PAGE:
Saturday, November 28, 2009

Thoughts On Marriage From A Single Guy

Years ago, I was asked to teach at our church's college group. As a young single guy I decided to teach on marriage, being the expert that I was. Really, it was just something I wanted to learn about. Years later, I am still learning a lot about marriage even though I'm unmarried. I feel that if I learn through other people's mistakes then maybe I won't make them when I'm married. But it's also a genuine curiosity that makes me want to take a closer look. I love watching older couples interact. What strikes me is their uninhibited honesty toward each other, nothing is hidden and flattery is insulting. I don't share that sort of naked honesty with anybody. It seems that honesty comes with trust, and that sort of trust comes with countless times of testing. It is a depth of contented love that I have yet to experience, but I see it in their eyes. It's not Hollywood's glamorous version of love, it's better. It's real.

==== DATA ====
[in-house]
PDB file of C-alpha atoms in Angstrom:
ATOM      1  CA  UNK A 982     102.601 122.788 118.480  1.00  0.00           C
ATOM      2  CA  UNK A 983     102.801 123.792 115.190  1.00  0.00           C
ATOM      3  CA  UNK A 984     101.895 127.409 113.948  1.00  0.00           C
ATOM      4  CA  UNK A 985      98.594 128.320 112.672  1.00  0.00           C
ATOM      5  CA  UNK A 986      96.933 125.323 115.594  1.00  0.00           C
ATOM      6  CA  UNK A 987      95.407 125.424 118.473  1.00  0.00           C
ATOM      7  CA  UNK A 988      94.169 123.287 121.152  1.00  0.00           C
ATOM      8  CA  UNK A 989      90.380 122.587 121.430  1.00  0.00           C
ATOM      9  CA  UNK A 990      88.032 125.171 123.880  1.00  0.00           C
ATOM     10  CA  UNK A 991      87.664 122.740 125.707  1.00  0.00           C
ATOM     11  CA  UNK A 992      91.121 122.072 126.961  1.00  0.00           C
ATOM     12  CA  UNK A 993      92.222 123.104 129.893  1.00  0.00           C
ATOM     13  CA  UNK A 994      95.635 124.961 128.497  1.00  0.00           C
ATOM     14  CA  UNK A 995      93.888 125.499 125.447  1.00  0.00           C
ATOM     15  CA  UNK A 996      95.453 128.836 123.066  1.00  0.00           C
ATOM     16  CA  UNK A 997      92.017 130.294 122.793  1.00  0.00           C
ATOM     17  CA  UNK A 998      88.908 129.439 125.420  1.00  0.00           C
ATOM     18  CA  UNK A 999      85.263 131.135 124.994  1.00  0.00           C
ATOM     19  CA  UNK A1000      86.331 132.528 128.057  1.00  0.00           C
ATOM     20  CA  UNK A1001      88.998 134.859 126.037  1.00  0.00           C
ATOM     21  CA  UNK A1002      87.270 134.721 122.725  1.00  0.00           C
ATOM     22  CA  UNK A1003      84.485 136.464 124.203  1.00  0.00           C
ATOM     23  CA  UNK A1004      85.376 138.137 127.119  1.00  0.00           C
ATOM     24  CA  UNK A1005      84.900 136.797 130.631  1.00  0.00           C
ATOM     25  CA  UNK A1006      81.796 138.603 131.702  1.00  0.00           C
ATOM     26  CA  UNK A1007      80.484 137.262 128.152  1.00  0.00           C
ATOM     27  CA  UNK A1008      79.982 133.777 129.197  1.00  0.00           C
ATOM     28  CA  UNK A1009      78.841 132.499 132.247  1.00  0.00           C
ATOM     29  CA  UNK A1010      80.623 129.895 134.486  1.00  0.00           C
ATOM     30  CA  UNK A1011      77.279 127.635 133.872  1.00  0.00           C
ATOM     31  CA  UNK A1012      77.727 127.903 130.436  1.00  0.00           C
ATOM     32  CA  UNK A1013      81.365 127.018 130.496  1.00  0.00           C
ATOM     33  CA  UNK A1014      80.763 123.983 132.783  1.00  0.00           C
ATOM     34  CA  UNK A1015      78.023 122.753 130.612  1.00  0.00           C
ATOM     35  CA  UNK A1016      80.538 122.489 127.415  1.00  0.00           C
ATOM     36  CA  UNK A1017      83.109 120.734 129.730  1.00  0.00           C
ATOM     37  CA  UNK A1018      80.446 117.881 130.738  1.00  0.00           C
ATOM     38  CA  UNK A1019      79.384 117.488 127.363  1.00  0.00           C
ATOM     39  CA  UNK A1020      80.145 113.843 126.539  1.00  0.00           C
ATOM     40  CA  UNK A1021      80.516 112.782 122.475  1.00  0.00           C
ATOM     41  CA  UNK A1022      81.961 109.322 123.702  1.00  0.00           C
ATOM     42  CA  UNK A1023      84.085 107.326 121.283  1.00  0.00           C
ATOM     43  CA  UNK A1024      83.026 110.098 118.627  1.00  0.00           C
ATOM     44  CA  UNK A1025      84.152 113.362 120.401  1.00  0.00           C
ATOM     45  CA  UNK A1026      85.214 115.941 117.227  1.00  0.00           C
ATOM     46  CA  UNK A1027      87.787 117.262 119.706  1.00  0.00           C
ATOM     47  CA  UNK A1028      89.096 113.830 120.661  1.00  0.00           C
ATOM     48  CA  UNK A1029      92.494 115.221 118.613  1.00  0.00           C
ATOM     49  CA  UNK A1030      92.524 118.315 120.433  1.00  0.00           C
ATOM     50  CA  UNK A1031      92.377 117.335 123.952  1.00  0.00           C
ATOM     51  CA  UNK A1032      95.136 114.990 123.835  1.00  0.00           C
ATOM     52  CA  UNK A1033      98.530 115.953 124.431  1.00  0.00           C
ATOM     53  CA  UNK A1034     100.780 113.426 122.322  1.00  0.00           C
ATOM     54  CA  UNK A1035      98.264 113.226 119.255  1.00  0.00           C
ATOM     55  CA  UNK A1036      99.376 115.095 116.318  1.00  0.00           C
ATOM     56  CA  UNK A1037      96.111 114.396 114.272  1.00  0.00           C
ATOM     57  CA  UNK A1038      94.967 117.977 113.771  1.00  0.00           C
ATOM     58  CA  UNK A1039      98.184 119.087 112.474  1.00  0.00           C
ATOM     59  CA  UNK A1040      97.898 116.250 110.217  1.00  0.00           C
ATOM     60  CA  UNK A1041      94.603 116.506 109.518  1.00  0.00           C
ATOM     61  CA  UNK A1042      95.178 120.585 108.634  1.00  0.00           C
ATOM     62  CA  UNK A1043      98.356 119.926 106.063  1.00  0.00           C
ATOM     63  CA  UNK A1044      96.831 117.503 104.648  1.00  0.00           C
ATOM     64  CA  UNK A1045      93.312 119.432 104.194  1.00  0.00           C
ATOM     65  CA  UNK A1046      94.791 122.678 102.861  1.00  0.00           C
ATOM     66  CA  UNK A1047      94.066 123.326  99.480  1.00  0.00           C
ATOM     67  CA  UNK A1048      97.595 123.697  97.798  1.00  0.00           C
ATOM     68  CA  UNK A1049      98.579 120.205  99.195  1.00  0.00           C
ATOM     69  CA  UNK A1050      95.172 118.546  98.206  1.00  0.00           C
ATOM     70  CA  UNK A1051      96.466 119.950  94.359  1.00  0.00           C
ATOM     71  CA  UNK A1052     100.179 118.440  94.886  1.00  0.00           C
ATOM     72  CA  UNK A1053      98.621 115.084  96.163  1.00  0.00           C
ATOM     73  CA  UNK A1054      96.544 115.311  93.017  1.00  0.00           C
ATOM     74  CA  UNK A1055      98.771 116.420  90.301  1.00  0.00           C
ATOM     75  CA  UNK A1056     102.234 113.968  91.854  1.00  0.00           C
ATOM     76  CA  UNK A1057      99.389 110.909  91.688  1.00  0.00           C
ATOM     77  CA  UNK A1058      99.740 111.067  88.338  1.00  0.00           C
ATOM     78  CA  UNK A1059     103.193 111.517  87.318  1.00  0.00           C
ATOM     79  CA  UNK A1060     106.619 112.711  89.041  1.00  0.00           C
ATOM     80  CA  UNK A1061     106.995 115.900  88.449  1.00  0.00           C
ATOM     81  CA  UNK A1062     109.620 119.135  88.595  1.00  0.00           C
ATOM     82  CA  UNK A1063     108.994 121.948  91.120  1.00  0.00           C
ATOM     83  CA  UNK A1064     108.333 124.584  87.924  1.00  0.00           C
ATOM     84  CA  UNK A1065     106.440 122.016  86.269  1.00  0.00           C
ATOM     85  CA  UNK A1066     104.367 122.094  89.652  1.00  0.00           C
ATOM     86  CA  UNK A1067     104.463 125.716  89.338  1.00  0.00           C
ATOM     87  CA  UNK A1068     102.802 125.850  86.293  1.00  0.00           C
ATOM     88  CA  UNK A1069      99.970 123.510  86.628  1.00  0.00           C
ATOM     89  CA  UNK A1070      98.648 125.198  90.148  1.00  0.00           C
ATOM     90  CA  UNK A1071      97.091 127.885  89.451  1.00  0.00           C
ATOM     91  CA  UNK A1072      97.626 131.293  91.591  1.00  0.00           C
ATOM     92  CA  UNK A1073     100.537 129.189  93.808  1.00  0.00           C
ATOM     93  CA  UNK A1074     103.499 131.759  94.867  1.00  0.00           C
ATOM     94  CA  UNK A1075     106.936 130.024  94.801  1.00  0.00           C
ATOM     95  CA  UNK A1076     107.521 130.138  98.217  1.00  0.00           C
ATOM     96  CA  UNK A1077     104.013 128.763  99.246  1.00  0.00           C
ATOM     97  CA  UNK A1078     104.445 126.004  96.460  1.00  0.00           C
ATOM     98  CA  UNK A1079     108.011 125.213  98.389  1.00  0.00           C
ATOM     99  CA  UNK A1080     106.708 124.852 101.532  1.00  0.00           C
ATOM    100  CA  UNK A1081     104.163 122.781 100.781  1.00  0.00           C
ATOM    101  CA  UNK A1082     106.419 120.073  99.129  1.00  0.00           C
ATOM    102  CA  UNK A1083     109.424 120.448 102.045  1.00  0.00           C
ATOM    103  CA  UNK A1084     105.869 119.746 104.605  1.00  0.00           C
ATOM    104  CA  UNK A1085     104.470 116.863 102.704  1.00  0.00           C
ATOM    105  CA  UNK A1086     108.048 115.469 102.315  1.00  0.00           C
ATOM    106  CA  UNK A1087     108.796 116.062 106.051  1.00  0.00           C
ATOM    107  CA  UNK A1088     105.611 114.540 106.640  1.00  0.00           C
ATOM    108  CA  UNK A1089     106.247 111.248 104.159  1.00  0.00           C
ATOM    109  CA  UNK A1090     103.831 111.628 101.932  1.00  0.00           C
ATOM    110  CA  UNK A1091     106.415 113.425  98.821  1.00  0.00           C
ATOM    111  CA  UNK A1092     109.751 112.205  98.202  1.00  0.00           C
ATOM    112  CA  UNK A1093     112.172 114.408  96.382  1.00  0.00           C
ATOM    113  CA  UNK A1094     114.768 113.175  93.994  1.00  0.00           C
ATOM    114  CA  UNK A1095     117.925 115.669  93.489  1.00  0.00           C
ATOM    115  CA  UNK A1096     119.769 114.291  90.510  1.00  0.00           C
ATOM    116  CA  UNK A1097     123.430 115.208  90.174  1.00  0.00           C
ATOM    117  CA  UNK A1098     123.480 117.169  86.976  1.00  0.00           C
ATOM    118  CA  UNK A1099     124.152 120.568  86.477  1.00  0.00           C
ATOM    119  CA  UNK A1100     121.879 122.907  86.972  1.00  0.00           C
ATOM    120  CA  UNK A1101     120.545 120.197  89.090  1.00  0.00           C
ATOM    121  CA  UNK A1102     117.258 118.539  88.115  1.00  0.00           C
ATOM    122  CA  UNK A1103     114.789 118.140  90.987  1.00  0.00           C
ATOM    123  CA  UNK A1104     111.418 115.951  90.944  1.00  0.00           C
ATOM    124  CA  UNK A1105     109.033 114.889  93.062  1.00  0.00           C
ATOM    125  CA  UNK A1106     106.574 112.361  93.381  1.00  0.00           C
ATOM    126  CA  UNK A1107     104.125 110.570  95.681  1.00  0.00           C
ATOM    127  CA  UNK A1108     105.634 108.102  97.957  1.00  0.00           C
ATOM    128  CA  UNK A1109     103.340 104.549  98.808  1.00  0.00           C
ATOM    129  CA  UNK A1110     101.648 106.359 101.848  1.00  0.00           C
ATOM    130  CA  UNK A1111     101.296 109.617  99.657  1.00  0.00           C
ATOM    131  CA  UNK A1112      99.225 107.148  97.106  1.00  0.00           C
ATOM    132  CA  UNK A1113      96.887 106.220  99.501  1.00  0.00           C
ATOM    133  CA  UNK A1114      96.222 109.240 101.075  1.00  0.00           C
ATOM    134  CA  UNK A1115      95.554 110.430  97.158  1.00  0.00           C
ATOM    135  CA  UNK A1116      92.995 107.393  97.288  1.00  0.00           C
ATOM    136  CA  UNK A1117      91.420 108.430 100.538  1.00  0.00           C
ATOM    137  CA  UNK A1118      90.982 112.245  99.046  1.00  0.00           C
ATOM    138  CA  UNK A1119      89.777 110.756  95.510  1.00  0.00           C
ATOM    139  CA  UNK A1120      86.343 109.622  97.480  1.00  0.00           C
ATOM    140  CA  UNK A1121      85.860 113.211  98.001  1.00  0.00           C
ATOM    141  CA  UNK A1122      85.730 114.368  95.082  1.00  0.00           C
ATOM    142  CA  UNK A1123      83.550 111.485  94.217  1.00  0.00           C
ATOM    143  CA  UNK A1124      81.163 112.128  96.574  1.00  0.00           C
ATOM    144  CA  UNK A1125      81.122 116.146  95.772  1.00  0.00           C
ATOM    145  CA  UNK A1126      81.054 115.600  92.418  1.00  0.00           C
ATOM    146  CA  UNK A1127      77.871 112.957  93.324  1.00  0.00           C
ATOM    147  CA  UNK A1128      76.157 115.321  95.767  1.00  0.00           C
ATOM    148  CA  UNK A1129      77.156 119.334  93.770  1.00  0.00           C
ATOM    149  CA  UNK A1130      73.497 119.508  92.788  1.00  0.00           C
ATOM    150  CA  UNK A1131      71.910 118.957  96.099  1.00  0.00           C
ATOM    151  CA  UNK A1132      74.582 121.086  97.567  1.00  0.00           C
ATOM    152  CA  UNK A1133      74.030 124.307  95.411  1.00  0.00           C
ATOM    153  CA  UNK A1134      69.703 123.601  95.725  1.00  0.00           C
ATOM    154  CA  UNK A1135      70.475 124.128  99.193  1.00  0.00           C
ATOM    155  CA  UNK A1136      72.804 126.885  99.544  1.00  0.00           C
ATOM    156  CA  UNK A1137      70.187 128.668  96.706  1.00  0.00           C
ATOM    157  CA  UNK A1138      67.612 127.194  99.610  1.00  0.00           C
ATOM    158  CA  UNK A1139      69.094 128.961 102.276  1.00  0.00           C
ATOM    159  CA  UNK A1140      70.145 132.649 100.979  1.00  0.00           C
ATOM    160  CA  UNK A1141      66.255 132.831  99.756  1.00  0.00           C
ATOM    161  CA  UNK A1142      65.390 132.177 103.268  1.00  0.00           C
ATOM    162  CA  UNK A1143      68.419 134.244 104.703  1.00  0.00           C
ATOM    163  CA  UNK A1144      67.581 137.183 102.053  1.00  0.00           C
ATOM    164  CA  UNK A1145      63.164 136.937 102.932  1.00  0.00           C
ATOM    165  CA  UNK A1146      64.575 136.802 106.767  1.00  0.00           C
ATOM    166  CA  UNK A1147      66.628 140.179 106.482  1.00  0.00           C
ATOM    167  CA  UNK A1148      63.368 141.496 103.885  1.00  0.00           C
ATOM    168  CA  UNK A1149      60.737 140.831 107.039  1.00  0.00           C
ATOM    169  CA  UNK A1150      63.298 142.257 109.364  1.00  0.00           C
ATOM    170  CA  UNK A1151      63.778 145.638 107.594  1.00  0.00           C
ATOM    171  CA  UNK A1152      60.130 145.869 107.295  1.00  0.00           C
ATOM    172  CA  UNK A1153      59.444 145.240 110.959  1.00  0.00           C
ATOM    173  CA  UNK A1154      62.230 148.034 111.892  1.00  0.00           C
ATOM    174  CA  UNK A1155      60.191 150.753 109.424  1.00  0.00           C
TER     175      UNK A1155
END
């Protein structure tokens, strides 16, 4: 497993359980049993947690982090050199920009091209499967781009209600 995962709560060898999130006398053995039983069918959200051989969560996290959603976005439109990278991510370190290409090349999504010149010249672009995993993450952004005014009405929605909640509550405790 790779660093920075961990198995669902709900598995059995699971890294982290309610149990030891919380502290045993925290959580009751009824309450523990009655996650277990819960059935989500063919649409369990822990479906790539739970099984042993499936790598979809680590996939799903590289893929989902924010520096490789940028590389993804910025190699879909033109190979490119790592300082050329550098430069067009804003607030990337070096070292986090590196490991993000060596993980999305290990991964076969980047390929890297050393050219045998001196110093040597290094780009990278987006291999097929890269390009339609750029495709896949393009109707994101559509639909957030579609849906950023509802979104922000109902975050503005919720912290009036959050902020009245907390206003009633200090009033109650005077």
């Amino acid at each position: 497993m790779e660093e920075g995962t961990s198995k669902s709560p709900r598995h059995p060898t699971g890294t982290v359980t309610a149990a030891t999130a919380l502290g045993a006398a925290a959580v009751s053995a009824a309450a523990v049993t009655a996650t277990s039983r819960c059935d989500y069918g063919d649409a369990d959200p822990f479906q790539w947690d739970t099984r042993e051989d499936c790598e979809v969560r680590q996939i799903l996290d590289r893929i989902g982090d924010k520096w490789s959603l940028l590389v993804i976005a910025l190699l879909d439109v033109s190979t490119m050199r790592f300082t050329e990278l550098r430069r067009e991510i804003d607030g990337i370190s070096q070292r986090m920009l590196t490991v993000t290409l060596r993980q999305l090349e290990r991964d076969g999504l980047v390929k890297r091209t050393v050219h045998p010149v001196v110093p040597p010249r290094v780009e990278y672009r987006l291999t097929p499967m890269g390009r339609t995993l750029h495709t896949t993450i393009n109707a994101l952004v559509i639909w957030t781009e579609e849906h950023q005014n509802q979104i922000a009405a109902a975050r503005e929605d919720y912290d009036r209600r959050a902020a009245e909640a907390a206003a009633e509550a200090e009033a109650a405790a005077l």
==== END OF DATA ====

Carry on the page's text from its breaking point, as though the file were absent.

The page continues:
When I think about marriage, I can't help but think about all the divorces going on around me. And all the couples who are talking about divorce, and all the couples who aren't talking about divorce, but wished they were divorced. It's very disturbing. It always ruins my fairytale daydreams about marriage. Something is terribly wrong. Why all the divorce? Sometimes, I think that if so many people are wanting out of marriage then maybe I'm better off avoiding it altogether. Honestly, sometimes I want to be married and sometimes I don't. I've had seasons where I really wanted a girlfriend, then I got a girlfriend, but then I didn't want to have a girlfriend. My fickle heart scares me. I don't trust myself. I know that marriage is for life and I take that very seriously. If I do anything right, I want to stay true to my wedding vows. I'm sure that if I get married then there will be times when I'd rather not be married, but I'm convinced that my love for God and my family will be my strength and inspiration to give it my all.